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Sunday, April 3, 2011

Cholent Review - Shabbos Parashas Tazria: What??? Green Cholent???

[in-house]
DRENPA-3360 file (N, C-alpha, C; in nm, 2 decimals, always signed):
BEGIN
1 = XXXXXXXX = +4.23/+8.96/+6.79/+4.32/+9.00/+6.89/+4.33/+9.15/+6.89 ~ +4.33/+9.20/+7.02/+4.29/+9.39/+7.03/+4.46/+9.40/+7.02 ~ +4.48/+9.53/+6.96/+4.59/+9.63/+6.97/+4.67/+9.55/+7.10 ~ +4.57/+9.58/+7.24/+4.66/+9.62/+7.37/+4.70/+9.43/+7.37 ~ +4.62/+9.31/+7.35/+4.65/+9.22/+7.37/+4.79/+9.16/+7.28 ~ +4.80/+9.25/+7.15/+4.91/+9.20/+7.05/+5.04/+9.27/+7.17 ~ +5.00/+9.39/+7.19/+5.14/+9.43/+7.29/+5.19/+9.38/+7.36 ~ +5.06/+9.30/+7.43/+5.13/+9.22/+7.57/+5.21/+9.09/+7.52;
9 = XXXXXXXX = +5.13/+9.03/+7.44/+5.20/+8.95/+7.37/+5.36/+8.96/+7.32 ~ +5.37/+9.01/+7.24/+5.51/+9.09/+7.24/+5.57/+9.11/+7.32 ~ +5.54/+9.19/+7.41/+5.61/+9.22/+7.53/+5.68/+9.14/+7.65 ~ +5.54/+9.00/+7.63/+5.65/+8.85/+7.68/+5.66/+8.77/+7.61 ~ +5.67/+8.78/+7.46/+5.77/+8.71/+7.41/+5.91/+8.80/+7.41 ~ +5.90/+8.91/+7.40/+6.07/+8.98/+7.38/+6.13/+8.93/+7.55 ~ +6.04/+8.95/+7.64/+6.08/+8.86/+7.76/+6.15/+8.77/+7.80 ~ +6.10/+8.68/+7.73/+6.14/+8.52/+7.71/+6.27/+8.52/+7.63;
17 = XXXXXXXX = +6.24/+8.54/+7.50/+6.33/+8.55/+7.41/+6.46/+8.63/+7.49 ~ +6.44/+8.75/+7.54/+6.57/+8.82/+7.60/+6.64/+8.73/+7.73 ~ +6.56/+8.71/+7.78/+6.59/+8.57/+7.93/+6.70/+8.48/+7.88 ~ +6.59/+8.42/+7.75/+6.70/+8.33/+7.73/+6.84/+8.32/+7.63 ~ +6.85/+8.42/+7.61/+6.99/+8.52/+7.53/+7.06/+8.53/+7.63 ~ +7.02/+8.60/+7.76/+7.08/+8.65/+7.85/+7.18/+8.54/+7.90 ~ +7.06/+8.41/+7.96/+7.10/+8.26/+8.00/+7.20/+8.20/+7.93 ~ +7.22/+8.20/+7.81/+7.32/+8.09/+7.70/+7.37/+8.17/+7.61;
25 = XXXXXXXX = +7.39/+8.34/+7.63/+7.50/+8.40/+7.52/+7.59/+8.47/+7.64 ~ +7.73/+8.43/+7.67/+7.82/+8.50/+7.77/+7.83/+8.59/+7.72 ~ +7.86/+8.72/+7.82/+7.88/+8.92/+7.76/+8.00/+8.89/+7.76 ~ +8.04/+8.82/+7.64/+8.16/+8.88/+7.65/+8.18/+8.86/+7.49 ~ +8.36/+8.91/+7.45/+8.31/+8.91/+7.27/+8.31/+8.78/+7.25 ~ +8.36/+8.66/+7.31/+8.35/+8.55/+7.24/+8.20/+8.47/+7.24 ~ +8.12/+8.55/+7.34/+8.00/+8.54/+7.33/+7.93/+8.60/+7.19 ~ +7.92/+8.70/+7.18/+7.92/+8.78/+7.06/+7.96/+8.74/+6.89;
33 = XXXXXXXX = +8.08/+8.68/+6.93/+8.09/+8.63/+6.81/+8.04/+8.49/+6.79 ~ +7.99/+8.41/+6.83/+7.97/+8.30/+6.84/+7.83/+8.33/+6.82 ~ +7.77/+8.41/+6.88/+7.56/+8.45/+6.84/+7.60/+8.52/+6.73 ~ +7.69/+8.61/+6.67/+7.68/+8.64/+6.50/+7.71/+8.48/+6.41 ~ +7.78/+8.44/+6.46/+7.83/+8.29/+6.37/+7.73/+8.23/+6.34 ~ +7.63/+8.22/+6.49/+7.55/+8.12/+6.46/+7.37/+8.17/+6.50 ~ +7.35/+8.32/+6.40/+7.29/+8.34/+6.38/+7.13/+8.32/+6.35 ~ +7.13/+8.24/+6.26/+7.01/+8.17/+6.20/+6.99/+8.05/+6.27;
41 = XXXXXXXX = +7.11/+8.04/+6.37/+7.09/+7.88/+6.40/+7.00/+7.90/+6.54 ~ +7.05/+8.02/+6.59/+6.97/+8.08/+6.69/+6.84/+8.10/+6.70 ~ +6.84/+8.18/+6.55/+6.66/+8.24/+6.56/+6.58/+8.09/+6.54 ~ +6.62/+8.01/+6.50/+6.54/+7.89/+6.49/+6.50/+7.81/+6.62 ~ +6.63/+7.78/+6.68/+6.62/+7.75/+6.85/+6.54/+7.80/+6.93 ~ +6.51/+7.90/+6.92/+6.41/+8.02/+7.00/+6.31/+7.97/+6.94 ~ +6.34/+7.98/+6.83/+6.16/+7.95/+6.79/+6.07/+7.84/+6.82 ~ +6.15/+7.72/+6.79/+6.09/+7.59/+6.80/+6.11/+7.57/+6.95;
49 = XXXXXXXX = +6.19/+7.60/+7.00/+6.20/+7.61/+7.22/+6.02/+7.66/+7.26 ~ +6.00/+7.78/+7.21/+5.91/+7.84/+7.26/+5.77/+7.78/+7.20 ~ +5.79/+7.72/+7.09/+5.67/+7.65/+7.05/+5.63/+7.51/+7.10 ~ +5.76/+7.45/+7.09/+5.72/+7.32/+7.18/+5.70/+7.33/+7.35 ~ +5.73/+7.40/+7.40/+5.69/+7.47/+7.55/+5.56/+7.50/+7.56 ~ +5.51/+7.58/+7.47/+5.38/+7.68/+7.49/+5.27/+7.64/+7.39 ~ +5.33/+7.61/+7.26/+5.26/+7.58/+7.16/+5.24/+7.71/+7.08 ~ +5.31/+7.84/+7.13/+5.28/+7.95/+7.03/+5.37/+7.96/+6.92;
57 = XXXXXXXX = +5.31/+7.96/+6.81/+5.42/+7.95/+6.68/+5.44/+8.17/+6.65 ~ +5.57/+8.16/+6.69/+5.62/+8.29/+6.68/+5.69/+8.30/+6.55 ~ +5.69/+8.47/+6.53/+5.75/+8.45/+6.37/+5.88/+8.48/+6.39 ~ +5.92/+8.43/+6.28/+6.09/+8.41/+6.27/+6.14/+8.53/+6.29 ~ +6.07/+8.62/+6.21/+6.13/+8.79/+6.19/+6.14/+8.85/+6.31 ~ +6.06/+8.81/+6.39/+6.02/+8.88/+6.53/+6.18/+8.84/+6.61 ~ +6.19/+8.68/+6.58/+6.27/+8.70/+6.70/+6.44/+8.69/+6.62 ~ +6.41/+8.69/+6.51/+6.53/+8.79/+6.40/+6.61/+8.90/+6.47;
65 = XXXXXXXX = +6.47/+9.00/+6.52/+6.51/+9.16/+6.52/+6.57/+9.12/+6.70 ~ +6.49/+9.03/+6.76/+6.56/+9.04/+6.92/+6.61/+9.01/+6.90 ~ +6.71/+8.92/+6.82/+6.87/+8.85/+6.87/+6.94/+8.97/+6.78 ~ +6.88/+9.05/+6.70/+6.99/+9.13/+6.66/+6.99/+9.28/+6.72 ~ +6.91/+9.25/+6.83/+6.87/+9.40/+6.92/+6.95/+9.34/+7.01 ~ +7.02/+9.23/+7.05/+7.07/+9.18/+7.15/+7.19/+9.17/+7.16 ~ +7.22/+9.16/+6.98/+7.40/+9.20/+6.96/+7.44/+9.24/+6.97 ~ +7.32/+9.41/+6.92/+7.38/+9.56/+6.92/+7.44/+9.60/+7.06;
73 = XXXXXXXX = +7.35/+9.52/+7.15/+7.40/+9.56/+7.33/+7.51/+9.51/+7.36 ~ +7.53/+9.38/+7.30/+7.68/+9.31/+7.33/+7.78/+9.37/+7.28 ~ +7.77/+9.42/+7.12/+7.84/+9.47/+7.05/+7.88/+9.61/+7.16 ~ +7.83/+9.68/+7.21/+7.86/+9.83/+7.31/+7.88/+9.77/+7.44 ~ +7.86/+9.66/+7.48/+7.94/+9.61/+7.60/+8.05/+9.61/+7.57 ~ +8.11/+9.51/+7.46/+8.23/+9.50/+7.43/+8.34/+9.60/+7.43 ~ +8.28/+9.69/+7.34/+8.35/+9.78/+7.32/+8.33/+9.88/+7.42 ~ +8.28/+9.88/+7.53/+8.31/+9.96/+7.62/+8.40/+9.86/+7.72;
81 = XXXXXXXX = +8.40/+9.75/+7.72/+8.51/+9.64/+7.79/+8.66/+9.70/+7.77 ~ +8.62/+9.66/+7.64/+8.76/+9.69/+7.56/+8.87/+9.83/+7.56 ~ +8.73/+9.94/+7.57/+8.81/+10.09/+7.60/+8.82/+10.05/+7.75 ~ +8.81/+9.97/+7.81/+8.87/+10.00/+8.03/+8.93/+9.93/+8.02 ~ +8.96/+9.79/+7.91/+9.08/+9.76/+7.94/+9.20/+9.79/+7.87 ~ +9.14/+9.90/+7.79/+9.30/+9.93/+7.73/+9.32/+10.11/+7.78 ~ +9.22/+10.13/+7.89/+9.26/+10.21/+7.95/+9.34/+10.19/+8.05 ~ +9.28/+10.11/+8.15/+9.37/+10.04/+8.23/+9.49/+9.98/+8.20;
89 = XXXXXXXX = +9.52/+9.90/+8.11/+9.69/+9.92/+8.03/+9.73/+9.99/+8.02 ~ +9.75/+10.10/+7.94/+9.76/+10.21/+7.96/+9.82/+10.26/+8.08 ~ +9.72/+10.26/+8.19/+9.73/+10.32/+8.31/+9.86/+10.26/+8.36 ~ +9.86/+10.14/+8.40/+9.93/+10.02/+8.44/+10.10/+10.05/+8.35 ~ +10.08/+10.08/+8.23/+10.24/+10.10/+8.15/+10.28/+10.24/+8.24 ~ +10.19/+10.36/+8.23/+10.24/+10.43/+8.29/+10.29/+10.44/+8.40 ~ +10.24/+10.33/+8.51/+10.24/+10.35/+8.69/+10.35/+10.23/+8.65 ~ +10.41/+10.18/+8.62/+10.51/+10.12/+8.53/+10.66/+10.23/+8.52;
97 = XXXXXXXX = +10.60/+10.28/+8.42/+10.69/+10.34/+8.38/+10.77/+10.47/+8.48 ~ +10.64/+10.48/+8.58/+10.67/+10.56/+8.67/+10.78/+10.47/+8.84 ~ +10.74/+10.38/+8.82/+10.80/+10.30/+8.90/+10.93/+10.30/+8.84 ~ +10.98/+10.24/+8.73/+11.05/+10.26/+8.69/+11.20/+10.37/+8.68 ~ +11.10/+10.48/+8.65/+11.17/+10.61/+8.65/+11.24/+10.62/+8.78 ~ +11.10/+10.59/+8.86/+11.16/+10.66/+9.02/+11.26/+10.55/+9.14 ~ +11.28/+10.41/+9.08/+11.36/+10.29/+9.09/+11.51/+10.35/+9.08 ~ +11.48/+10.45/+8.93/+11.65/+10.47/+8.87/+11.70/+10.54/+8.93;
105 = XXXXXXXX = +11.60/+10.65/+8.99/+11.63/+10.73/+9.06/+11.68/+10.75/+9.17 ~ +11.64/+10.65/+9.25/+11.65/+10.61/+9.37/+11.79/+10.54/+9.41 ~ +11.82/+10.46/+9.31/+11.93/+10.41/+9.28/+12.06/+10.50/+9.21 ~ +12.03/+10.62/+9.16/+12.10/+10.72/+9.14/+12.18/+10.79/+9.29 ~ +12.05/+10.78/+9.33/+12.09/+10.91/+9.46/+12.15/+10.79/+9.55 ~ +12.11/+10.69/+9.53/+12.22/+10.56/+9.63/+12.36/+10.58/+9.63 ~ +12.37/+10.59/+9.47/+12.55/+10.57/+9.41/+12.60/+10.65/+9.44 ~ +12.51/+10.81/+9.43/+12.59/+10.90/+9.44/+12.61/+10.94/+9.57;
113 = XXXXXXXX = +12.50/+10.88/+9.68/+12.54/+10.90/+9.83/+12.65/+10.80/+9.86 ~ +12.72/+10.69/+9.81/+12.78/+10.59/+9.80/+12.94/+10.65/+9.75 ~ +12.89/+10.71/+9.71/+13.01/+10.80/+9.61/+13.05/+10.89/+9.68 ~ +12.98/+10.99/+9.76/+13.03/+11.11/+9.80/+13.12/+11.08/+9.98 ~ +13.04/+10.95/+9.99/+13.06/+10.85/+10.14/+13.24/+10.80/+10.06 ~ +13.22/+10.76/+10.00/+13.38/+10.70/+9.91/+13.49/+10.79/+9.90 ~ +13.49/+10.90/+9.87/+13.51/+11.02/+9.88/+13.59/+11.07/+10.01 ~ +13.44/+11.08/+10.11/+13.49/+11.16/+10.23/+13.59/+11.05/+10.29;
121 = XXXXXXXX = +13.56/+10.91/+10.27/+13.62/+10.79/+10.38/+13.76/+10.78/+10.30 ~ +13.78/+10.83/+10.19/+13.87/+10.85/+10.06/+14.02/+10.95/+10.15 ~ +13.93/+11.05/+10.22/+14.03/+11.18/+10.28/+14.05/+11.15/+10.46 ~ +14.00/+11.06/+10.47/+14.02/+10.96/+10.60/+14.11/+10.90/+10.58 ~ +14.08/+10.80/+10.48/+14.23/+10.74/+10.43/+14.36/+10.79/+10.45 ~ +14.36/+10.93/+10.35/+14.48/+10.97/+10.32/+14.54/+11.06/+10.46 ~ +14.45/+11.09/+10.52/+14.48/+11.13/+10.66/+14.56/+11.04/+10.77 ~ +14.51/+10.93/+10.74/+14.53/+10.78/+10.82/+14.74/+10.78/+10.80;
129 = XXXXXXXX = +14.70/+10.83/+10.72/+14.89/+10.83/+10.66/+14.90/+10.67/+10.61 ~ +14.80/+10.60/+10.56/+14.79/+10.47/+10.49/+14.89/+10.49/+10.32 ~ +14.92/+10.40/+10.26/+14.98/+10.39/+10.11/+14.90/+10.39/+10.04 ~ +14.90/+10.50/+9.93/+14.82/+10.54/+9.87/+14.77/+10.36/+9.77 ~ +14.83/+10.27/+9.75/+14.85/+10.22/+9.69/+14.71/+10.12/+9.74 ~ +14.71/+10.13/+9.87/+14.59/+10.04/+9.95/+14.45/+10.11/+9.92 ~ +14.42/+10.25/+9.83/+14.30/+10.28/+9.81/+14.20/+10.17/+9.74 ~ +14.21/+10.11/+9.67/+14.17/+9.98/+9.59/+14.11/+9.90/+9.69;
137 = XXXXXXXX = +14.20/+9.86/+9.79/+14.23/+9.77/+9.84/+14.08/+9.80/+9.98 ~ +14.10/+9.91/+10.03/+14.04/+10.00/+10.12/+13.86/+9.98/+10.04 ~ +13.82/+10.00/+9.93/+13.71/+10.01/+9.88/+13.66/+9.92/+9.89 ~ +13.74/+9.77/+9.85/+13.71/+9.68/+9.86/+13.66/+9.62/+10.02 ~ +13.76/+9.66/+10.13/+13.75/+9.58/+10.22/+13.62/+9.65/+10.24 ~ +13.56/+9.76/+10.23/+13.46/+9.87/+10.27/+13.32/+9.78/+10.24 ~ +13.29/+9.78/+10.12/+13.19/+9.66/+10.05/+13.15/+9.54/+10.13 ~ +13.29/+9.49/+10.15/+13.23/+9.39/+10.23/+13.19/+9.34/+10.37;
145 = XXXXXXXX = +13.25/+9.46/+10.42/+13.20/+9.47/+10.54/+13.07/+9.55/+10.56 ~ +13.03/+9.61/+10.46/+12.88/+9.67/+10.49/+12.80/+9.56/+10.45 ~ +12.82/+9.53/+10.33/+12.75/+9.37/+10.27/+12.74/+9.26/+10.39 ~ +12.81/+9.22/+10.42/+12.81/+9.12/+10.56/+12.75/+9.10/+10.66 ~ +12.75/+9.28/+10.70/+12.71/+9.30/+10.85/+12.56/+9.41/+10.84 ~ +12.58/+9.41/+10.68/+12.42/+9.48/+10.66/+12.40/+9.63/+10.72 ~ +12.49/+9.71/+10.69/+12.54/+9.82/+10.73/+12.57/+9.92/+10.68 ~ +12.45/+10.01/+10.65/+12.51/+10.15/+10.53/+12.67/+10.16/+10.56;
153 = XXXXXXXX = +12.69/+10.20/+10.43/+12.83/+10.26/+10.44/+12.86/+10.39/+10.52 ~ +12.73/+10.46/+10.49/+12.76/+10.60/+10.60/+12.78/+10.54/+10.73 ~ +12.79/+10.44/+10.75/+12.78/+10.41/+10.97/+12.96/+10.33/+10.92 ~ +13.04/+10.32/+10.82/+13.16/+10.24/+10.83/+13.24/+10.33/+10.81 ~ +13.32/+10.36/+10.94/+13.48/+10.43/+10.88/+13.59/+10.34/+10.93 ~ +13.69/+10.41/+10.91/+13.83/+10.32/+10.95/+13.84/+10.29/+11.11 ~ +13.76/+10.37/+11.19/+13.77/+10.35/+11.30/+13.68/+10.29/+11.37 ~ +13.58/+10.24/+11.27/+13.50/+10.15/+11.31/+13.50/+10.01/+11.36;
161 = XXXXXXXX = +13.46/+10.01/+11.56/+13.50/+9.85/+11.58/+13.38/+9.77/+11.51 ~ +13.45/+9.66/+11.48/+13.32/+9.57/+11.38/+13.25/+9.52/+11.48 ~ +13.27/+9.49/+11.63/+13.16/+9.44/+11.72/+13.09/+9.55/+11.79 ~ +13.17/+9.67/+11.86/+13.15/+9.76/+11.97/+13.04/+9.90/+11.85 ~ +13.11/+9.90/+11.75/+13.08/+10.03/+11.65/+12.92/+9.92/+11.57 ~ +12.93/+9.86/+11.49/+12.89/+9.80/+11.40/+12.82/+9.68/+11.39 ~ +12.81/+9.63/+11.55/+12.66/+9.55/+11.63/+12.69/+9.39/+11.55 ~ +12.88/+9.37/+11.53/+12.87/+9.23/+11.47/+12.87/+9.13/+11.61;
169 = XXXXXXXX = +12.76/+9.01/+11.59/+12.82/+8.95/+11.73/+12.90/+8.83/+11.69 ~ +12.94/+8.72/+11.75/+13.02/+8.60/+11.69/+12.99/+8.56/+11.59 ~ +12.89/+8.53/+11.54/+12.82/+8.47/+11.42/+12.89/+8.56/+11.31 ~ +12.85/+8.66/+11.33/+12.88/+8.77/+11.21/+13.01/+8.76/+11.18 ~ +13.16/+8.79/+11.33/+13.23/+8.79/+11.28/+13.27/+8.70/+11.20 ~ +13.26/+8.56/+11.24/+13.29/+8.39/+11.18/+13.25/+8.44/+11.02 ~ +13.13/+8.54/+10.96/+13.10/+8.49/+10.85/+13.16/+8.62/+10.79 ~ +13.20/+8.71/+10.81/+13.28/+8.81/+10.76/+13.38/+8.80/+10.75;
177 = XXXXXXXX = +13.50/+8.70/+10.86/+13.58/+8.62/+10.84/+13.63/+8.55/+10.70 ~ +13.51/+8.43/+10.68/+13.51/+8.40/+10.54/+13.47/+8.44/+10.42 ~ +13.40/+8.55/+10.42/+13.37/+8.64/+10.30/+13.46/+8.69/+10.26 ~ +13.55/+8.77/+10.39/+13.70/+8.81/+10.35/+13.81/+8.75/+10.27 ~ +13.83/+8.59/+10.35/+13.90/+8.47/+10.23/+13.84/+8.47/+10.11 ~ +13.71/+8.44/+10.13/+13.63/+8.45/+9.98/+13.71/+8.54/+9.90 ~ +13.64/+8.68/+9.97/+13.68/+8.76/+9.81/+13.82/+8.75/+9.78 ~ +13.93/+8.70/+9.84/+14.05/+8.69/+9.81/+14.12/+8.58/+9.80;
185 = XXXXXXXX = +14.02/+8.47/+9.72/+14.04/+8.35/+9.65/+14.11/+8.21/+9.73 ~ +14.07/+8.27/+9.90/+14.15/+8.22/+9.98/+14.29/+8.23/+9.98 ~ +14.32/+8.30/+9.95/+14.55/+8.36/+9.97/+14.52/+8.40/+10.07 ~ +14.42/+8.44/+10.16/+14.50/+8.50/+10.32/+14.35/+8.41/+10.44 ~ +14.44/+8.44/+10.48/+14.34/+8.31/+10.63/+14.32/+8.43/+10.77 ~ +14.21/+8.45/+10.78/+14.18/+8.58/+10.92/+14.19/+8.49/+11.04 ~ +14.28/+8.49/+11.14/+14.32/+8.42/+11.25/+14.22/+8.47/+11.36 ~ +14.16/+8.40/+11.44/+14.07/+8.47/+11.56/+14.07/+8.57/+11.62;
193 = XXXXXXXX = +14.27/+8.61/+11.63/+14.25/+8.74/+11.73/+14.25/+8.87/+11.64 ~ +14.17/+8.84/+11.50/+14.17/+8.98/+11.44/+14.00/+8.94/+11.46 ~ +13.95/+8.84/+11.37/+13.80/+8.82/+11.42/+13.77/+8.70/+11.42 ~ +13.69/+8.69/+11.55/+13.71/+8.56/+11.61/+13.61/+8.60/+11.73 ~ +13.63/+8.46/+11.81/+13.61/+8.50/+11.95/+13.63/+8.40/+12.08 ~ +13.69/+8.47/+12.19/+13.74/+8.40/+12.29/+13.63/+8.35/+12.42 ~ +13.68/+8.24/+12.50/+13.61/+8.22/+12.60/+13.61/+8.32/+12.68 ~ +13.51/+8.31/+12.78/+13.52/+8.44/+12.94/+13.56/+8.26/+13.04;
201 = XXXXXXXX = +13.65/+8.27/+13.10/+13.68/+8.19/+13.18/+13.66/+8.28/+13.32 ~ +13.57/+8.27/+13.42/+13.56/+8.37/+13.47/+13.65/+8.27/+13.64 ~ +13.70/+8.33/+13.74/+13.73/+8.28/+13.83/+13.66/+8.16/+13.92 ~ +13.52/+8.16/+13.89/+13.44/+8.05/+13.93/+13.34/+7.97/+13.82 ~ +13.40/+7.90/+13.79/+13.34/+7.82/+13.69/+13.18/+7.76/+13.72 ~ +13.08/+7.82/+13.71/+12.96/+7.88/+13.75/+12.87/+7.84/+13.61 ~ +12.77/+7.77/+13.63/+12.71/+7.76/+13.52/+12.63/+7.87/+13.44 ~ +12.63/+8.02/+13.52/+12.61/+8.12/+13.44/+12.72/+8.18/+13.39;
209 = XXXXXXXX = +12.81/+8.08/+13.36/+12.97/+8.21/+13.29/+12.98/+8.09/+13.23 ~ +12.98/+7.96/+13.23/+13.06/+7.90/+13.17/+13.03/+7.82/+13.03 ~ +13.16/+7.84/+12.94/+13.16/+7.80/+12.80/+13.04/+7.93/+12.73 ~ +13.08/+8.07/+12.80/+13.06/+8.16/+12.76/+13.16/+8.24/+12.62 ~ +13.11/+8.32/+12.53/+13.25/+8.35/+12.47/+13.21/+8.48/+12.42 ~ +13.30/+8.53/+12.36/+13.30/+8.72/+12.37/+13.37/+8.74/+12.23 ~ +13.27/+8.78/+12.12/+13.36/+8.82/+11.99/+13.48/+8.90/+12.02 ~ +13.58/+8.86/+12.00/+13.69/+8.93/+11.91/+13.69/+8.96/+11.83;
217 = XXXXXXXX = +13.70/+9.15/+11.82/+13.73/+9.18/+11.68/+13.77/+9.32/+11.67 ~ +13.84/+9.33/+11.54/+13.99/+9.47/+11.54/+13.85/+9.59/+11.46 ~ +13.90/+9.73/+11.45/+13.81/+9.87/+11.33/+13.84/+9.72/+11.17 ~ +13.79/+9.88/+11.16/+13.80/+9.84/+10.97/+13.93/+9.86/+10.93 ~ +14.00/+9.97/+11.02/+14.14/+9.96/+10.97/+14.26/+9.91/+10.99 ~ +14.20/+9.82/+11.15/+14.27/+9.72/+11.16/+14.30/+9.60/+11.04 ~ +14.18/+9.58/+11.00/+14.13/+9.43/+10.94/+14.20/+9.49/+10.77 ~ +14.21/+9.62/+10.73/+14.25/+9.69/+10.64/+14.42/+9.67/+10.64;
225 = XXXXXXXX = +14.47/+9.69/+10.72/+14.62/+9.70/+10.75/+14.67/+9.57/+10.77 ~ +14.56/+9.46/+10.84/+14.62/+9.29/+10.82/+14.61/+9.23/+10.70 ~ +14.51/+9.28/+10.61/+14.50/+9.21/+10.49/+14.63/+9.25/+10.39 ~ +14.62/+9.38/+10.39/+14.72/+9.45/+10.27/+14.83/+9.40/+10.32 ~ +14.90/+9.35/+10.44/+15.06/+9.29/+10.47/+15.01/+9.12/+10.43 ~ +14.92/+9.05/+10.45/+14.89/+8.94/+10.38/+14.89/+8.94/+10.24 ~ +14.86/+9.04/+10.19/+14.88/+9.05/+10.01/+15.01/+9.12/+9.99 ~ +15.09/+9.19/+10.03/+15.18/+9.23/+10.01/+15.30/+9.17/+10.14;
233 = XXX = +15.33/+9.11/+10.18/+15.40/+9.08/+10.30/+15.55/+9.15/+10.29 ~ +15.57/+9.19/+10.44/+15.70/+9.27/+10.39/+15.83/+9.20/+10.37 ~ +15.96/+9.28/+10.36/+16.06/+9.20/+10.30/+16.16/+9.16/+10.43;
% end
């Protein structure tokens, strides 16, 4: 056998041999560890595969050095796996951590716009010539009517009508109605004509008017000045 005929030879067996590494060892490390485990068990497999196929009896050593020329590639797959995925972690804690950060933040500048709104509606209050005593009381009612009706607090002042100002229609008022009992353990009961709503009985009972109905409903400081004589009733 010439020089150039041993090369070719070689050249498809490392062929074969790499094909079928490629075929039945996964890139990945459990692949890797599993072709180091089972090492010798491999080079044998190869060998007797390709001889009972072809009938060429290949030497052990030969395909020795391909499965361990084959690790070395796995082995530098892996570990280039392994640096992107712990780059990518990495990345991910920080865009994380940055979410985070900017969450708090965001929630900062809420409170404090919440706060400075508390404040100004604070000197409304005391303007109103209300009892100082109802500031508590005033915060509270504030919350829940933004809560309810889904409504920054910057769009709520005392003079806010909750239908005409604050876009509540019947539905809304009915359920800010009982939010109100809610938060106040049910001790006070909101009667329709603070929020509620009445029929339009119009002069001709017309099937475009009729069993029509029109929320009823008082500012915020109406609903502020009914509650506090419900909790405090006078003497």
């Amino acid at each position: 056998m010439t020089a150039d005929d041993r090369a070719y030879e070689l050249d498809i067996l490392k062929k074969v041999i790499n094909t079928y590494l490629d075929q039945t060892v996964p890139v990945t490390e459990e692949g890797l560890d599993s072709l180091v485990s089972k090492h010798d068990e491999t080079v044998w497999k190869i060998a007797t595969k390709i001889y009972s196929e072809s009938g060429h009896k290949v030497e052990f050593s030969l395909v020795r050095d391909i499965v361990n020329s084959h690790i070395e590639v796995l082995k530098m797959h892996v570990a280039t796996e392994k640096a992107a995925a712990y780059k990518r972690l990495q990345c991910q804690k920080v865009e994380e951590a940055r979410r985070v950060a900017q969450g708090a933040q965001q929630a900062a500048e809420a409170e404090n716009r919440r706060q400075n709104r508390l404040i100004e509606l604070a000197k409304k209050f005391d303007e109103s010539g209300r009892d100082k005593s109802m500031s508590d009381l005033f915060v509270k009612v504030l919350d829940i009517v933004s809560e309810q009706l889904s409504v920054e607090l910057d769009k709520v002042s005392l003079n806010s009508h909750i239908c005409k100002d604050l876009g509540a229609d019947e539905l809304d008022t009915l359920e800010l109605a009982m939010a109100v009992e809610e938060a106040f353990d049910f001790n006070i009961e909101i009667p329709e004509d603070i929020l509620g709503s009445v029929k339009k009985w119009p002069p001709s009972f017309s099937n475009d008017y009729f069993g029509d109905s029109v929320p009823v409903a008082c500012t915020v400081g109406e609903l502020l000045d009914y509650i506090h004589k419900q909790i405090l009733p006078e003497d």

It is true, the thought of green cholent is hardly appetizing, but if we think of green as being ecologically friendly then this adjective for traditional Jewish rocket fuel does not sound so bad. So, one might hesitatingly ask, how does one make "green" cholent?  Now I must confess, I really don't know, except as a tangent let me say that I once had the cholent that was prepared for another Jewish community that hails from the other side of the world. It really was green, and it did not sit well on this Ashkenazi palate, nor in this Ashkenazi stomach. But I digress... Here is how I made my cholent, "green" or at least, here is how I was trying to be ecologically responsible: Every week we use lots of styrofoam bowls and plastic spoons for the cholent. Couldn't I reduce the trash stream a little by using real bowls and spoons? (There is, of course, a position, that the amount of energy and resources used to wash dishes negates, to some degree, their advantage over disposables, but I am convinced that the non-disposable stuff still is "greener.") I began researching different products. I initially thought about buying melamine bowls and then I learned that melamine in made with urea and formaldehyde, and is generally safe unless it is heated too much or microwaved, so I decided this was too complicated for me. Then I thought about buying some of the bowls with the beautiful Chinese designs on them at the local odd lots store. Then I read that some of the glazes in China are made with lead, and the more colorful they are, the greater likelihood that they will contain lead. In the end, following the suggestion of my student, I  purchased 30 plain ivory bowls and 30 stainless steel spoons at Fishs Eddy, a great place if you are looking for that sort of thing. After shlepping the bowls and spoons home (they were heavy), I brought them to the mikvah to be toiveled. This in itself was an adventure because I brought them in on an afternoon when the mikvah gets a lot of traffic. Finally, I was able to use them on Shabbos. I felt great serving the cholent on something a lot more Shabbosdik and elegant than styrofoam and I was delighted to be able to do something positive for the environment. After kiddush, I collected the bowls in a bin to let them soak, and then cleaned them quickly and easily after Shabbos. I am looking forward to using them next Shabbos.

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